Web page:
We hypothesized that asymmetry in white matter pathways thought to be linked to primary associative functions would be present earlier than in pathways associated with higher cognitive functions. A previous research study proved that HARDI tractography can reliably resolve crossing white matter pathways along the ILF (Berman et al. 2013). Interestingly, although both the ILF and IFOF pathways are associated with visual processes (Chechlacz et al. 2012), our results showed asymmetry in the ILF but not the IFOF during the studied ages. The ILF, which extends from the occipital to the temporal lobes (Schmahmann and Pandya 2009), is thought to be associated with object recognition. Indeed, children with an object recognition deficit revealed a significantly decreased mean-FA of the ILF in the left hemisphere with resultant loss of asymmetry of the ILF pathway (Ortibus et al. 2012). Compatible with the results of Ortibus et al., our study revealed a significant age-related leftward asymmetry in FA of the ILF pathway.

In contrast, the IFOF revealed no significant age-related asymmetry, which suggests that asymmetry in tracts associated with object recognition likely precedes asymmetry in tracts involved in a more integrative role. In fact, the IFOF is a cortico-cortical pathway extending from the occipital to inferior frontal lobes and is thought to play an integrative role in visual processing, such as emotion recognition through facial expressions (Philippi et al. 2009). In the adult brain, laterality in both the ILF and IFOF has been described (Thiebaut de Schotten et al. 2011; Kucyi et al. 2012), indicating that asymmetry eventually develops. Studies suggest that cortical maturation is directional with the inferior temporal and inferior frontal lobes being the last regions to mature (Gogtay et al. 2004; Takahashi et al. 2012). Hence, given the ages studied, asymmetry in the IFOF, a ventral pathway, may emerge outside the ages analyzed in this study.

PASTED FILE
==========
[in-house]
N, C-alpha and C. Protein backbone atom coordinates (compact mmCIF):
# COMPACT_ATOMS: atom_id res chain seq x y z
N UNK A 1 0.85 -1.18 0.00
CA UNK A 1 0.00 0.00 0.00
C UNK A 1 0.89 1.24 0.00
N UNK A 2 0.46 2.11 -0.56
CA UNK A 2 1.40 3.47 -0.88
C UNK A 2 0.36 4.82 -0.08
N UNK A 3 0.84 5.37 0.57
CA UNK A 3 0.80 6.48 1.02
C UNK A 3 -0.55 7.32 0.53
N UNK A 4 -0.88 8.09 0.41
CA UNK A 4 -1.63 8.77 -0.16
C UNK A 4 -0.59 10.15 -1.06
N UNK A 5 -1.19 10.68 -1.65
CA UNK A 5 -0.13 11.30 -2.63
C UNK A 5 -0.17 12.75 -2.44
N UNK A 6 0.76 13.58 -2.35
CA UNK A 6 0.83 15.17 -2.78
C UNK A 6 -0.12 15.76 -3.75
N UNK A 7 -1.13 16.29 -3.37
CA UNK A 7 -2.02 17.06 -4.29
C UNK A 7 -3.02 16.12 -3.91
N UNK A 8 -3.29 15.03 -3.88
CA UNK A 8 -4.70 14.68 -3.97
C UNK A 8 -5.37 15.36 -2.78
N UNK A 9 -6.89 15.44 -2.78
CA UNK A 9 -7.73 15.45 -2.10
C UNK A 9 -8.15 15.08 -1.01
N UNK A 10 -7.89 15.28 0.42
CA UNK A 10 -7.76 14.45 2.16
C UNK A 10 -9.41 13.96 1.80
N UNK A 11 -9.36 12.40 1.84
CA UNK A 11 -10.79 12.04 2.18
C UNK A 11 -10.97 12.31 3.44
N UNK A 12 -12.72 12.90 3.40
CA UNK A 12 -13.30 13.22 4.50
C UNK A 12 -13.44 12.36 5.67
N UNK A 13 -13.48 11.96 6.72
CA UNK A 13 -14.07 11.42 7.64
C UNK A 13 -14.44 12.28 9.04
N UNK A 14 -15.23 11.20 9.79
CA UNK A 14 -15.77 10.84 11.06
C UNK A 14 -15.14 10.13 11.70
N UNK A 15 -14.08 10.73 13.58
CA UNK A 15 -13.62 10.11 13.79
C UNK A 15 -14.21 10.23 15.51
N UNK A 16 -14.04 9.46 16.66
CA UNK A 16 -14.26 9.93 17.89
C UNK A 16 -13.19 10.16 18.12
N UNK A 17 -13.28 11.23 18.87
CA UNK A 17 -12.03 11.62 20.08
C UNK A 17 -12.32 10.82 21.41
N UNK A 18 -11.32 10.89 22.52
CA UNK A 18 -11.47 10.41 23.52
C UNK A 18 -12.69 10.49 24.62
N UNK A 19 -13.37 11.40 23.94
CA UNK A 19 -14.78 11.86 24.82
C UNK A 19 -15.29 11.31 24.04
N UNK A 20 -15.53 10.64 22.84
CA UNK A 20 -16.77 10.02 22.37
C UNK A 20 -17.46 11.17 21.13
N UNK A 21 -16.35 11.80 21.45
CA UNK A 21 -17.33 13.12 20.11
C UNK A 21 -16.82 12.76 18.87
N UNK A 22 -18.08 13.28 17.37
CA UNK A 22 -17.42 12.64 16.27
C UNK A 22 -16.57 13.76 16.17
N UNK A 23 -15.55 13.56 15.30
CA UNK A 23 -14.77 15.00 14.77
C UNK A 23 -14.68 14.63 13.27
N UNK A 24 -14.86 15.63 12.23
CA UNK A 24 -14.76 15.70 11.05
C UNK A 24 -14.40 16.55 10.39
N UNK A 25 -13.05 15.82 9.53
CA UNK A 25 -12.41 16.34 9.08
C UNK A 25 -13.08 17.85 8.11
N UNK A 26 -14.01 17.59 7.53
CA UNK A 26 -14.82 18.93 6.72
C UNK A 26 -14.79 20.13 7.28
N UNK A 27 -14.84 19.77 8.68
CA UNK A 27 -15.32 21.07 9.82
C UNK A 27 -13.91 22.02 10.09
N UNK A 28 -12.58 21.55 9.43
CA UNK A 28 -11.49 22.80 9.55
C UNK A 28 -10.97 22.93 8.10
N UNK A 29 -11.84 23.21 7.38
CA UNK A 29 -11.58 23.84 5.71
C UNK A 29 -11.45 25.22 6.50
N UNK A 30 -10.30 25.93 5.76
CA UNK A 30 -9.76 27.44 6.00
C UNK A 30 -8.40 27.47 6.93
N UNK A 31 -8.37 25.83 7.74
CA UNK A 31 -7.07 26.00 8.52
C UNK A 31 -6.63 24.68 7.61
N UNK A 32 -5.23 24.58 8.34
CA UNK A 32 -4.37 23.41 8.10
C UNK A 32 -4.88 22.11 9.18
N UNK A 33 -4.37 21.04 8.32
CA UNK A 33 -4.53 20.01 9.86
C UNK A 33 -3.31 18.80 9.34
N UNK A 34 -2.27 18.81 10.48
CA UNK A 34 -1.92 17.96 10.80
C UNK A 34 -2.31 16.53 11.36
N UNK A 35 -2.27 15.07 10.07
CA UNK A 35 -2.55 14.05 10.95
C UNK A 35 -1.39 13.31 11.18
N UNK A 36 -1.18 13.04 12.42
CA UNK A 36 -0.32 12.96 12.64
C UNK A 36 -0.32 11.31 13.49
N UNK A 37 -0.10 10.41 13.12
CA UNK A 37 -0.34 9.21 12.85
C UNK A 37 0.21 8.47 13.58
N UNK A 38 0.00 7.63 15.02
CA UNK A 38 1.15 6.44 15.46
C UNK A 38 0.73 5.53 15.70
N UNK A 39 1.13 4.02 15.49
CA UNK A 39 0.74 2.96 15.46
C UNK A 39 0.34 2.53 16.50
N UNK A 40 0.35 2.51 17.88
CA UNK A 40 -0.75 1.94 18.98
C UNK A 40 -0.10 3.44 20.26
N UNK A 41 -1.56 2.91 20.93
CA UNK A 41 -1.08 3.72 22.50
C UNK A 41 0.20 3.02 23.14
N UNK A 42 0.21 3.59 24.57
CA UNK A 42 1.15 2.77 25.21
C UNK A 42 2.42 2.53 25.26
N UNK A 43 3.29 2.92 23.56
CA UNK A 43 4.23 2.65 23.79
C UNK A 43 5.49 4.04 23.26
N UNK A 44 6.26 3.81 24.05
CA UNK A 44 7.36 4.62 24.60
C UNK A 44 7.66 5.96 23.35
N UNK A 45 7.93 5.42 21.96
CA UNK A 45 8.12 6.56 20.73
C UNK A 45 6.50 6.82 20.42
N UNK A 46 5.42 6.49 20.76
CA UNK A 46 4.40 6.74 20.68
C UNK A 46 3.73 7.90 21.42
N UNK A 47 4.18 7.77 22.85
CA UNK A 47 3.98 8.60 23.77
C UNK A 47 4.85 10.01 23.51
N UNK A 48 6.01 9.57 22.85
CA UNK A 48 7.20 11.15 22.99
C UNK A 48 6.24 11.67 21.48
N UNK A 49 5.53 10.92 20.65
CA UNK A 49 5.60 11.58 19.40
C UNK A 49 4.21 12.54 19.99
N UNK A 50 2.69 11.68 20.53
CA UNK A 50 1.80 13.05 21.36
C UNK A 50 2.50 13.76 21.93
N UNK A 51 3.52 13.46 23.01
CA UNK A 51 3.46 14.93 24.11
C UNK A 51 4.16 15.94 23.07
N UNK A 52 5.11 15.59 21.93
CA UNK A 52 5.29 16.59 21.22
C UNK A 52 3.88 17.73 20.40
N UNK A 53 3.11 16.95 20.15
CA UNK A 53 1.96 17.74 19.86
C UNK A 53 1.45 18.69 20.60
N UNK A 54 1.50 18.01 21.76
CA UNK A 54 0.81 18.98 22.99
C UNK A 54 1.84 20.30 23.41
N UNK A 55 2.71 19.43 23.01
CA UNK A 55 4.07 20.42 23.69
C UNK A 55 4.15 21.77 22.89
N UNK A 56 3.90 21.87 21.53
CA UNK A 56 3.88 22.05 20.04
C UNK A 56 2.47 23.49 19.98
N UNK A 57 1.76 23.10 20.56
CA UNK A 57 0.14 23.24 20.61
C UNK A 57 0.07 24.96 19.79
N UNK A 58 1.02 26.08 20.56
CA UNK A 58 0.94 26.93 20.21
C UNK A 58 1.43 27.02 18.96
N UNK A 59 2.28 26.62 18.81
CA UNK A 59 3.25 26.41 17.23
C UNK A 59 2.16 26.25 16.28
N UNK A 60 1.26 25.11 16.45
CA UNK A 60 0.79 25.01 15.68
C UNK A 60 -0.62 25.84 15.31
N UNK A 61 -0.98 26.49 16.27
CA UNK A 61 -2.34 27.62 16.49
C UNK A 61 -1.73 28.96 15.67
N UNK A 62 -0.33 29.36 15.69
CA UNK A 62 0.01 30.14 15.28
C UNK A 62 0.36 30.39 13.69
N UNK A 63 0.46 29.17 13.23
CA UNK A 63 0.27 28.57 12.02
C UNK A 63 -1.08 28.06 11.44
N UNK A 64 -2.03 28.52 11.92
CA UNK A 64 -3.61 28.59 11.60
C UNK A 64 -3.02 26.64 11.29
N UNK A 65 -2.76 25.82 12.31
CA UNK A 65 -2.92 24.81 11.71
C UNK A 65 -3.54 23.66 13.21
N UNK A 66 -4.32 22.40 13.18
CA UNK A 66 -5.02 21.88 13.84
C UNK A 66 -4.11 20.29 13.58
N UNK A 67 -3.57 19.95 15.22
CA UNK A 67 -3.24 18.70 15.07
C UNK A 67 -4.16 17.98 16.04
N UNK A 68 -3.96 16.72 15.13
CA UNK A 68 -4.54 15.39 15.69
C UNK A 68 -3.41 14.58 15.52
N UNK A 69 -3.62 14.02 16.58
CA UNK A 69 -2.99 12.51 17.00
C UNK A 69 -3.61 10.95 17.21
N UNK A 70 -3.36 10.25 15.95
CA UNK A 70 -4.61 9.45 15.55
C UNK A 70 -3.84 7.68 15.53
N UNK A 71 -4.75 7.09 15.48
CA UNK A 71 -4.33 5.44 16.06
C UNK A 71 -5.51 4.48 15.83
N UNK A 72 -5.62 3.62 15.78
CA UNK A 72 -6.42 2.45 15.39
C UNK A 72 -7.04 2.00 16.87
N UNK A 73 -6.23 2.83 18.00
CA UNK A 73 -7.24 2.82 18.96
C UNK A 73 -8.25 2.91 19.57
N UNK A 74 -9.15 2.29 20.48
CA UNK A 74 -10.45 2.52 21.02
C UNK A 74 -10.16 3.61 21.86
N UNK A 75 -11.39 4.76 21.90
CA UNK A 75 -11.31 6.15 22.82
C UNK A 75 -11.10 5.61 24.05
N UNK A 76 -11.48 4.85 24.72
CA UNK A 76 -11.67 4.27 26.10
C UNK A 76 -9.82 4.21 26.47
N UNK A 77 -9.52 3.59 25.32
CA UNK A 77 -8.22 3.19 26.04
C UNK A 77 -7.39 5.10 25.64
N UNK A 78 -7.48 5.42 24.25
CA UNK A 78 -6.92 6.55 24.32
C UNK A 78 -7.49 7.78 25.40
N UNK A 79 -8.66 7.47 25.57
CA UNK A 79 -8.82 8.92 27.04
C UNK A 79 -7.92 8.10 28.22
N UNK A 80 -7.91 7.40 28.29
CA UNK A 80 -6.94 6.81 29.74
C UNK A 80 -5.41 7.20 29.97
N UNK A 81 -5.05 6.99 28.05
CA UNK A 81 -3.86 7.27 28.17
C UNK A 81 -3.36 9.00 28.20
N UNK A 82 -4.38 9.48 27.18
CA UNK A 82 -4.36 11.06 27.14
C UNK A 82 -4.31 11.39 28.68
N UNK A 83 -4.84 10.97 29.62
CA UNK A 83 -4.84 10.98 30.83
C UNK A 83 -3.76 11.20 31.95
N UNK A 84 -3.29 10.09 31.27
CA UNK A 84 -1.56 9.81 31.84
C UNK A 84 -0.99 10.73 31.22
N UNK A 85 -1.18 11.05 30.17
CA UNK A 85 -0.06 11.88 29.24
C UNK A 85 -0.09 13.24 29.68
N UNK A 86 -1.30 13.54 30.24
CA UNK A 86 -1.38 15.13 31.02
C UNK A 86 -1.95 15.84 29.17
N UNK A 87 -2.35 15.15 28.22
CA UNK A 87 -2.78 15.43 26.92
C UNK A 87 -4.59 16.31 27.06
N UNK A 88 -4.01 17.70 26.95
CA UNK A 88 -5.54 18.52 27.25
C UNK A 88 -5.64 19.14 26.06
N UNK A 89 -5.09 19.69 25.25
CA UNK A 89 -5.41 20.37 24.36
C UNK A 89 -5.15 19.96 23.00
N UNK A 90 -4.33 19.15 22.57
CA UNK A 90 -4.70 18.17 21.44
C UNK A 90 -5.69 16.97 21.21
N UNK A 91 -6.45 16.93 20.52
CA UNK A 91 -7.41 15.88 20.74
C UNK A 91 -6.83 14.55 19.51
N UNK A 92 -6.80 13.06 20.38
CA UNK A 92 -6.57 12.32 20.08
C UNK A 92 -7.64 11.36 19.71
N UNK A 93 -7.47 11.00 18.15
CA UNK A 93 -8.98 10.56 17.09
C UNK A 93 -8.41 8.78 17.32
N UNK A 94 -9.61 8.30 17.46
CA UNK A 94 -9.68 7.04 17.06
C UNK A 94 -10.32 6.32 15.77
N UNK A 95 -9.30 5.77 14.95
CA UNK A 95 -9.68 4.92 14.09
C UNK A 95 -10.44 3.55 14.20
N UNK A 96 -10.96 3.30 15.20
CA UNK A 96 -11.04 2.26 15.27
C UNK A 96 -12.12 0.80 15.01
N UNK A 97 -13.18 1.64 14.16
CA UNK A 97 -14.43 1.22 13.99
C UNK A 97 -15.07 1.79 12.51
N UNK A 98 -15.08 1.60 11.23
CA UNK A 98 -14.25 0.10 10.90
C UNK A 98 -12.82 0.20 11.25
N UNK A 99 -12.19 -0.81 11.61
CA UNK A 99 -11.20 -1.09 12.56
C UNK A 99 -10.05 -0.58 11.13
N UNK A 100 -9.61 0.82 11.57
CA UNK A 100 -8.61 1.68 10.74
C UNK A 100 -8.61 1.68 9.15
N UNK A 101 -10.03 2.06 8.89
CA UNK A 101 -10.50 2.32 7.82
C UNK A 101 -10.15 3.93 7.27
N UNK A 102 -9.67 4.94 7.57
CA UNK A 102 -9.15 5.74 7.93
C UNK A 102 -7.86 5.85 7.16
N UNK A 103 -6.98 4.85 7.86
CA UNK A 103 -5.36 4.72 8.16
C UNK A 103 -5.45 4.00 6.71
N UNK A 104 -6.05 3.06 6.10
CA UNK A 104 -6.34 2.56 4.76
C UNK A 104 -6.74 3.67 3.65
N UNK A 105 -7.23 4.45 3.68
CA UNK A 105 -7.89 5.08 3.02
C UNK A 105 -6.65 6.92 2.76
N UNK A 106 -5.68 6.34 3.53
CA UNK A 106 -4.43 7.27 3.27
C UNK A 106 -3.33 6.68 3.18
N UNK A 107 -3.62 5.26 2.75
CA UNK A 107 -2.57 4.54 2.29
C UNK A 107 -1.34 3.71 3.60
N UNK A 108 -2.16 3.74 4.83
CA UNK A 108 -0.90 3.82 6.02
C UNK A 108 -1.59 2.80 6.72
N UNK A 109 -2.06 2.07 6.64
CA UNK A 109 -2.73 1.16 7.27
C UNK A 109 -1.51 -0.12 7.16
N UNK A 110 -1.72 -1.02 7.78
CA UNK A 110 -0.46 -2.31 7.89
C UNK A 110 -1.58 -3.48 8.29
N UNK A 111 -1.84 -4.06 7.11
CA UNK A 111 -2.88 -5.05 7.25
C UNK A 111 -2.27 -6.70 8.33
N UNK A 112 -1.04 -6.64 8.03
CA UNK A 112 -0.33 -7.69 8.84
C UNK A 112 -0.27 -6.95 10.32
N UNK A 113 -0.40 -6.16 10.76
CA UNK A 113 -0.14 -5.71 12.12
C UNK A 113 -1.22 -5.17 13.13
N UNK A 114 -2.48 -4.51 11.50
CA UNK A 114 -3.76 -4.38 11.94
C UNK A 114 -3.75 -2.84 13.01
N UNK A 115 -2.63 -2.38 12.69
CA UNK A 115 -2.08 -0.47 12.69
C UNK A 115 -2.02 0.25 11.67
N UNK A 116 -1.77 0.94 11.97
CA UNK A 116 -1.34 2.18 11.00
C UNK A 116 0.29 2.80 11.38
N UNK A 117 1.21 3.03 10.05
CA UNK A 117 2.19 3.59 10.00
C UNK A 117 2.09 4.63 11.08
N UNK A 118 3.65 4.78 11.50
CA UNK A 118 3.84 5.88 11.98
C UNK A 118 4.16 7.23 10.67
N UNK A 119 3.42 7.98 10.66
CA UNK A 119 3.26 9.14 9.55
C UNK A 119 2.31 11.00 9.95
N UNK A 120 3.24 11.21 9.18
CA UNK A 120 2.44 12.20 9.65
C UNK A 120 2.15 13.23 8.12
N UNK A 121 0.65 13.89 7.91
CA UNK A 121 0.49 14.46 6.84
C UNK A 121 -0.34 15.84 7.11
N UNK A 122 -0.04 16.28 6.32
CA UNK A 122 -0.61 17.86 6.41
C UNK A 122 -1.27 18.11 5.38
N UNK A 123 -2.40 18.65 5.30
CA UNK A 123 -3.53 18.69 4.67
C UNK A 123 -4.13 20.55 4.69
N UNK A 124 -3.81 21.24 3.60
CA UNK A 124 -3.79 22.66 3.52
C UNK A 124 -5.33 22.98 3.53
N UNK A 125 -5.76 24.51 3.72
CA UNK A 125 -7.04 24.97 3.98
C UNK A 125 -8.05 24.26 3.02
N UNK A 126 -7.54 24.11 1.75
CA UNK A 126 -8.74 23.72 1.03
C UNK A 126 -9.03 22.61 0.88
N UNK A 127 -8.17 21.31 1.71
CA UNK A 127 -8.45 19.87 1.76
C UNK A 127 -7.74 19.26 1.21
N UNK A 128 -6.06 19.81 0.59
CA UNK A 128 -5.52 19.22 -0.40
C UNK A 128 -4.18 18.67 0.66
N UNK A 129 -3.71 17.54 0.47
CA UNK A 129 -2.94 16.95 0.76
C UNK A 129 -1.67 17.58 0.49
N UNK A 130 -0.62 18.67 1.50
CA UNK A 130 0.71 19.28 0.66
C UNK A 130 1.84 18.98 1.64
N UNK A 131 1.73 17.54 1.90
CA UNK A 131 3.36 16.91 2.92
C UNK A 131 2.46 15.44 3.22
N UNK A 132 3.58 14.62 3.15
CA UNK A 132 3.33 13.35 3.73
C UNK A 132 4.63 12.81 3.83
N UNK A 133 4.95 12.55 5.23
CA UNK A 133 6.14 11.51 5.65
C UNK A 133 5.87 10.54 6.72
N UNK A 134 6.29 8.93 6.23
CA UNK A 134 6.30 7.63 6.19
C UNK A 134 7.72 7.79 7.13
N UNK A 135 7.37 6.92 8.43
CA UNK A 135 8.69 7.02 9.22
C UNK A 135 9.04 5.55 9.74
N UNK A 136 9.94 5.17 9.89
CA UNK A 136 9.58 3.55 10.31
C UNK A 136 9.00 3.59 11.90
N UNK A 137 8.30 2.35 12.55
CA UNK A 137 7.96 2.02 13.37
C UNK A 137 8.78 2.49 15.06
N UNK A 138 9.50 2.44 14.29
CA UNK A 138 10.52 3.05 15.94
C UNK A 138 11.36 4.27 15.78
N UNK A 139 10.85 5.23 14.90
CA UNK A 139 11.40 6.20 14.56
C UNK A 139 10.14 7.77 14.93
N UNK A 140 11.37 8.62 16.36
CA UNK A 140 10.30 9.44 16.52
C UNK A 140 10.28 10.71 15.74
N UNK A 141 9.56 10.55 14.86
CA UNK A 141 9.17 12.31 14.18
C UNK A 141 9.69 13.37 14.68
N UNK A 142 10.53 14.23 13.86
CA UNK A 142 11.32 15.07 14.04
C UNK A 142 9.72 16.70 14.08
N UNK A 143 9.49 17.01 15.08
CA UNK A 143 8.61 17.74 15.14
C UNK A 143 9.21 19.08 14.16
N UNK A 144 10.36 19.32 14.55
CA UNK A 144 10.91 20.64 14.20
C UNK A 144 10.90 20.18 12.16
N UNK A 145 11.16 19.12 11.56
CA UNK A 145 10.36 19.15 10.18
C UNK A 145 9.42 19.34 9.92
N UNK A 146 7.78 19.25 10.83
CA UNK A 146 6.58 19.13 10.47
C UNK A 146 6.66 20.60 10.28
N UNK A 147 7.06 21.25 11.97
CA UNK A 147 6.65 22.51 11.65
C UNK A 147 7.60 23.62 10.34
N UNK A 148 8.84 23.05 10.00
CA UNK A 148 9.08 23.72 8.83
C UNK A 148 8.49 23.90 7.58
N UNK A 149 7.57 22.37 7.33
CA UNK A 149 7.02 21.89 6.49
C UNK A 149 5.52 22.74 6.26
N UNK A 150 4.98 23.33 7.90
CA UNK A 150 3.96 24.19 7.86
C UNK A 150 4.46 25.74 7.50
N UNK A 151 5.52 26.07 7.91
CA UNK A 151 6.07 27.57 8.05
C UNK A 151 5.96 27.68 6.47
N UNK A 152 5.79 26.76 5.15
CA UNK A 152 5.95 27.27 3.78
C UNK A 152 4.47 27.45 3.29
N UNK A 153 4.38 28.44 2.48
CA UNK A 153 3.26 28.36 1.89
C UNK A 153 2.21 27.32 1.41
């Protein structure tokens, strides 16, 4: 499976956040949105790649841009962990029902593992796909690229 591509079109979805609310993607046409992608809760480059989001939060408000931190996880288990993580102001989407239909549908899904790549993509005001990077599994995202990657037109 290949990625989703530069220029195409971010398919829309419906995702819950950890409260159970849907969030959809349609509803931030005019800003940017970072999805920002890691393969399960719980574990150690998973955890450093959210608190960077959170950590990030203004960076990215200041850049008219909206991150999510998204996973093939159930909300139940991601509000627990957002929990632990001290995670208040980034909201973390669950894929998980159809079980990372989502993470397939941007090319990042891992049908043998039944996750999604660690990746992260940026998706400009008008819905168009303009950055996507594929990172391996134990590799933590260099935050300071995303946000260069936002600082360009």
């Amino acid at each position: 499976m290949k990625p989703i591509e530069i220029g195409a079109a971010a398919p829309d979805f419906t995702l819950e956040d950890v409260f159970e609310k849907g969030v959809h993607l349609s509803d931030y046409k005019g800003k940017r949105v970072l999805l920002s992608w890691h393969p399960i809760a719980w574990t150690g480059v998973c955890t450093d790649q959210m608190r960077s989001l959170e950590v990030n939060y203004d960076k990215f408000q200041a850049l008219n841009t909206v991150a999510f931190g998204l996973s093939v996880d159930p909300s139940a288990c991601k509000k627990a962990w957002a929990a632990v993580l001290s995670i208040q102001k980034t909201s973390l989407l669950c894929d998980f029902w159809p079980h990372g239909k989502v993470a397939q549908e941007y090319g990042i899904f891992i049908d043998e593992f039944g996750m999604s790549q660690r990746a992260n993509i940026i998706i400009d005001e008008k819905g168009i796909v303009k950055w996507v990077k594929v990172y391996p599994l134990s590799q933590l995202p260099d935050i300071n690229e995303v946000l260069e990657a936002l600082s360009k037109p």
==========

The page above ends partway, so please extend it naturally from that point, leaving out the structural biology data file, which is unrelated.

The results of the ILF and IFOF pathways raise an interesting developmental difference in white matter pathway and sulcal asymmetry. Robust sulcal asymmetry is described in the temporal lobes starting in the late second trimester (Rajagopalan et al. 2011). This contrasts with the degree of white matter pathway asymmetry in the same region at the same developmental stage. One explanation is that early brain growth may be driven primarily by gray matter rather than white matter. During the first year of life, gray matter accounting for hemispheric growth was reported to increase by 149% contrasting with an 11% increase in white matter volume (Knickmeyer et al. 2008). The changes seen in sulcation of the cortical gray matter may thus be driven by the dramatic changes in gray matter volume, whereas white matter tract asymmetry may be related to functional stimulation.

Arcuate Fasciculus

Despite many studies indicating a leftward laterality in the adult AF (Buchel et al. 2004; Takao et al. 2011), no asymmetry was observed in the AF up to 3 years of age. This finding may be explained by the developmental direction of white matter maturation. Thiebaut de Schotten and colleagues (2011) segmented the adult AF into posterior, anterior, and long segments and found asymmetry in the anterior and long segments but no asymmetry in the posterior segment. Thus, with the general posterior–anterior direction of white matter development, the posterior segment may mature earlier and have a dominating effect in overall volume, FA, and ADC laterality.